COVID-19: Idaho Governor Suspends More Regulations Relating to Telehealth and Medical Licensing

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Foley & Lardner LLPIn light of the COVID-19 public health emergency (Pandemic), on April 2, 2020, Governor Brad Little of Idaho issued a proclamation (Proclamation) that suspended 18 regulations (in addition to the 125 previously suspended administrative regulations) to increase access to telehealth and enable medical professionals to obtain necessary licenses more seamlessly in an attempt to better position the state to respond to the Pandemic.

By way of background, Idaho enacted the Idaho Telehealth Access Act in 2015. The Idaho Telehealth Access Act provides the standards of telehealth practice in Idaho, including defining telehealth services, the requirements for forming and sustaining the patient-provider relationship, and prescribing via telehealth. In March 2020, the Idaho State Legislature passed House Bill No. 342, which amended the Telehealth Access Act with several significant changes, including: 

  • Defining telehealth technologies as “synchronous or asynchronous telecommunication technologies capable of assisting a provider to deliver patient health care services, including but not limited to assessment of, diagnosis of, consultation with, treatment of, and remote monitoring of a patient; transfer of medical data; patient and professional health-related education; public health services; and health administration;”
  • Deeming both two-way audio and audio-visual interaction sufficient methods for establishing a provider-patient relationship; and 
  • Making a patient’s home an acceptable originating site for the purposes of telemedicine. 

Although the law addresses important barriers to the delivery of telehealth, the law does not become effective until July 1, 2020. 

Under the Proclamation, Governor Little suspended various sections of the currently effective Telehealth Access Act, including 54-5705 and portions of 54-5707. Section 54-5705, which required a provider to establish a provider-patient relationship by using two-way audio and visual interaction, is completely suspended, while 54-5707, which regulates prescribing, is partially suspended.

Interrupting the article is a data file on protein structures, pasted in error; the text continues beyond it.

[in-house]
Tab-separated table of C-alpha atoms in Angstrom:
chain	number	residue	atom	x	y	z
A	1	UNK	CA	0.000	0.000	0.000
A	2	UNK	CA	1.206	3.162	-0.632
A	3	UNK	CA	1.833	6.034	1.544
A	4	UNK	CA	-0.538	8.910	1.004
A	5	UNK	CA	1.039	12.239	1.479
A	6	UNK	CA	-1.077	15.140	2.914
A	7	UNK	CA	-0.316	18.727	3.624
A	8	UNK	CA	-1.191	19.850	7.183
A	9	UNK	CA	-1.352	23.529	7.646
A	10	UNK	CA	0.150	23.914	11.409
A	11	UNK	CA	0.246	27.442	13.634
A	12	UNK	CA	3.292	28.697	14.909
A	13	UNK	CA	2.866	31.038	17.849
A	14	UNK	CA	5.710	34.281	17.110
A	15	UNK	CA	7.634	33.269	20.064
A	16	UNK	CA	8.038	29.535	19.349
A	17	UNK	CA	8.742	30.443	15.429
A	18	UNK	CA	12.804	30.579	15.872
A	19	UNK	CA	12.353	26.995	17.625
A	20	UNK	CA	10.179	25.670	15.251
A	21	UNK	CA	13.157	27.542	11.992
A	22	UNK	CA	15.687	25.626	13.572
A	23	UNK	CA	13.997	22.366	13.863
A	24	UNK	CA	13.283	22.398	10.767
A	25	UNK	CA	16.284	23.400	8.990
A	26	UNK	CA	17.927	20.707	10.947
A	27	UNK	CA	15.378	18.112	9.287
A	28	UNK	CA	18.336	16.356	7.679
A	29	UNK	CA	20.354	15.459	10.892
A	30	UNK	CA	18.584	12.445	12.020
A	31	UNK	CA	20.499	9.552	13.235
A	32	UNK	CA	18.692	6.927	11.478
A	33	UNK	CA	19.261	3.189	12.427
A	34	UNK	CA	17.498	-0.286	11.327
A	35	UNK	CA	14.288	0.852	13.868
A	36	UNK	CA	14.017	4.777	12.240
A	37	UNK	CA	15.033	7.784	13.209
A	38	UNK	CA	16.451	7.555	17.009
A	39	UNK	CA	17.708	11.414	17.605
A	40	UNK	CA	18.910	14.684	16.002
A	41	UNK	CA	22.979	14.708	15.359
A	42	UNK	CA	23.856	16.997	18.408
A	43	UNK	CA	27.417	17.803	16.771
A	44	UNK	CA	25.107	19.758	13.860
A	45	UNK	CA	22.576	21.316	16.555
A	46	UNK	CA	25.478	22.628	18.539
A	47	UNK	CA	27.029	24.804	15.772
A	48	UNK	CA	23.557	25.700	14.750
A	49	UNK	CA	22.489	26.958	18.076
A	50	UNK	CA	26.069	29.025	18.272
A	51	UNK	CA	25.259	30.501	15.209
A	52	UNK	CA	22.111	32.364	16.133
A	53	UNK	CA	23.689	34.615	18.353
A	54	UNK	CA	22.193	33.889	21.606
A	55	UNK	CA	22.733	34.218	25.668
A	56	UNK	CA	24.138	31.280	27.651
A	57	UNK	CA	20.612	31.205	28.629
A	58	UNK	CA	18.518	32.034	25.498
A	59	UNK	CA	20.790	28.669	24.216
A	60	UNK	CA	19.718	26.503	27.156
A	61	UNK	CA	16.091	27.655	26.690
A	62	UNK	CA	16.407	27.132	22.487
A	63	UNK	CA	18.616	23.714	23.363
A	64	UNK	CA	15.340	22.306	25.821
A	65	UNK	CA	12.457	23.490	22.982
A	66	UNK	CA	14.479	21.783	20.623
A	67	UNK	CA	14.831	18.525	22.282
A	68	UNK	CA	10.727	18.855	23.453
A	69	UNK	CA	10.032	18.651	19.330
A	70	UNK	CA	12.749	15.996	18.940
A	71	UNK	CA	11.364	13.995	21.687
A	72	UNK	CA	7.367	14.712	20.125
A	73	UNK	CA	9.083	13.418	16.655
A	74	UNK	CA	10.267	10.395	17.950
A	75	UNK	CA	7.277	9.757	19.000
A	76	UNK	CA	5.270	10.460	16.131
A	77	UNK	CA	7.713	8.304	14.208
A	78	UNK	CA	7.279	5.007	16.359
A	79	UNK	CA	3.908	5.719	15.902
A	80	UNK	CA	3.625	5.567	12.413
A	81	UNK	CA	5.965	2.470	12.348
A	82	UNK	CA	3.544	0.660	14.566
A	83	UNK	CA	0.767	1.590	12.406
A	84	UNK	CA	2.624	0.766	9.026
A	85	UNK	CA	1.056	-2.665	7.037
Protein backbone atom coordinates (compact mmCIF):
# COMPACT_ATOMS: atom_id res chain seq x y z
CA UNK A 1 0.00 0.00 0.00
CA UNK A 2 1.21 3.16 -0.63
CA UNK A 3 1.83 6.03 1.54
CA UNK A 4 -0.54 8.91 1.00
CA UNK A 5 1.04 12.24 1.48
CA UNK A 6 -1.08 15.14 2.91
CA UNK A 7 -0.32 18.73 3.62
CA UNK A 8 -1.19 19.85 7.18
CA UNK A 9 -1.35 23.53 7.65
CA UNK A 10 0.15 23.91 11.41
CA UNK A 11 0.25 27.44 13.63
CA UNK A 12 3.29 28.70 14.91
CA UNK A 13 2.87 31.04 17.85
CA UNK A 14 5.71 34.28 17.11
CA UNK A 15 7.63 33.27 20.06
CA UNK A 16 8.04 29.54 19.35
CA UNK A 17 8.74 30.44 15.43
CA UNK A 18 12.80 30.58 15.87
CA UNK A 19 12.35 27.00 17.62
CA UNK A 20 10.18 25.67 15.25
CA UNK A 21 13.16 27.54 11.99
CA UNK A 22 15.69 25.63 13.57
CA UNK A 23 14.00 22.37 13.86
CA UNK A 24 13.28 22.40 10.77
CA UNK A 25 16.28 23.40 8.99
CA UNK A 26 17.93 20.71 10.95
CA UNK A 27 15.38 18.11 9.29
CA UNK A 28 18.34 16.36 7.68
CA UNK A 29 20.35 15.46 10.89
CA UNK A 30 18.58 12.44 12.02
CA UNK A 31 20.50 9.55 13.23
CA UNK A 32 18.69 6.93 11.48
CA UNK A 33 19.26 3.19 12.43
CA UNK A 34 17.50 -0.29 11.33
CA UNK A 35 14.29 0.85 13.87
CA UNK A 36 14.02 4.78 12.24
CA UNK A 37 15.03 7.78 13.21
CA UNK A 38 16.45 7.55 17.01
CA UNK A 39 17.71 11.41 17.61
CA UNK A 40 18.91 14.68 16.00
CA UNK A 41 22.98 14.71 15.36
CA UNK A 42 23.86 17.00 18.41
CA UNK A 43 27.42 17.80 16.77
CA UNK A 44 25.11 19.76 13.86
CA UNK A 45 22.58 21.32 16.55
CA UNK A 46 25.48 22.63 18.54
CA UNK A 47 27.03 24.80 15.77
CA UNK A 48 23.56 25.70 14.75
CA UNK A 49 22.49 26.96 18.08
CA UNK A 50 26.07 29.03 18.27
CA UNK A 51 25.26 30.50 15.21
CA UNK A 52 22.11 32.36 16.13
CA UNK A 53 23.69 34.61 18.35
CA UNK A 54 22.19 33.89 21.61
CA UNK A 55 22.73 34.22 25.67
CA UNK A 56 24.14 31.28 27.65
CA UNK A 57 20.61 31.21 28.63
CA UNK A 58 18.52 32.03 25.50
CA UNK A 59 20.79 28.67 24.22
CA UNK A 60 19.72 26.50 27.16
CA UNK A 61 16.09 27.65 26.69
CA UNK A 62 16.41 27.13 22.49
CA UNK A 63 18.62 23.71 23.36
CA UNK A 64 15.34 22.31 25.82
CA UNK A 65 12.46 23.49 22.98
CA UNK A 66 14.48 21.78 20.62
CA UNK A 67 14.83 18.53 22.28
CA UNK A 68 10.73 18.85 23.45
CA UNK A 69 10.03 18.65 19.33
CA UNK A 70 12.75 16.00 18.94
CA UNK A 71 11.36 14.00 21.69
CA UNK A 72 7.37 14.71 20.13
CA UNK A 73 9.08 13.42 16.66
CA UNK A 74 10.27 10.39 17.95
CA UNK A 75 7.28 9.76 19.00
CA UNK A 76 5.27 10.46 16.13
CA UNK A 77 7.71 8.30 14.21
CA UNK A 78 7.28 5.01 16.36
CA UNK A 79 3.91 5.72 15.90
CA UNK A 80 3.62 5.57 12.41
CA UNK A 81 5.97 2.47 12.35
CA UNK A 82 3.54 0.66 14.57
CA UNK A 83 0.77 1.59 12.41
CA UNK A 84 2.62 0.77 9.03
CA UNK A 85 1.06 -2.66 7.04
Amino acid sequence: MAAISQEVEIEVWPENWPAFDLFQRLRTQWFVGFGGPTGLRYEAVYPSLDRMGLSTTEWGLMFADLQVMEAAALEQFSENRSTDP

Prescribing

In accordance with the Proclamation, providers may, during the Pandemic, issue prescription drug orders using telehealth services within the scope of the provider’s license to the extent that the prescribing complies with federal laws and health and human services guidance related to COVID-19. Generally, under 54-5707, the provider may not prescribe controlled substance unless prescribed in compliance with 21 US.C. § 802(54)(A), which requires that the patient be treated and physically located within a DEA-registered hospital or clinic and that the patient be treated by a DEA-registered practitioner. The Proclamation suspended the limitations imposed by 21 U.S.C. § 802(54)(A), and, in connection with the HHS enactment of a “public health emergency” per 21 U.S.C. § 802(54)(D), prescribing controlled substances by a DEA-registered health care provider via telemedicine to a patient who is at home is permitted as long as all other state and federal controlled substance prescribing laws are followed.

As we have discussed previously, the Drug Enforcement Administration recently published a COVID-19 Information Page on the Diversion Control Division website that includes expanded access to telehealth by allowing DEA-registered practitioners in all areas of the United States to issue prescriptions for all schedule II-V controlled substances to patients for whom they have not conducted an in-person medical evaluation, provided all of the following conditions are met:

  • The prescription is issued for a legitimate medical purpose by a practitioner acting in the usual course of his/her professional practice;
  • The telemedicine communication is conducted using an audio-visual, real-time, two-way interactive communication system; and
  • The practitioner is acting in accordance with applicable Federal and State laws.

Therefore, Idaho practitioners may now prescribe controlled substances via telehealth as long as they comply with Federal law and Health and Human Services Federal guidance related to the Pandemic. 

Licensure

Additionally, Governor Little has suspended licensing requirements for treating patients in Idaho. For the duration of the Pandemic, MDs, DOs, PAs, and RTs holding a license in good standing from another state or country are permitted to treat patients, including via telehealth, in Idaho without securing an Idaho license. Out-of-state physicians may also supervise physician assistants practice in Idaho, so long as they complete the COVID-19 Modified Supervising Physician Attestation form. Similarly, Idaho is allowing RNs or LPNs with an active, unencumbered license in any state to work or practice telehealth in Idaho without applying for a corresponding Idaho license. 

For additional web-based resources available to assist you in monitoring the spread of the coronavirus on a global basis, you may wish to visit the websites of the CDC and the World Health Organization

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DISCLAIMER: Because of the generality of this update, the information provided herein may not be applicable in all situations and should not be acted upon without specific legal advice based on particular situations.

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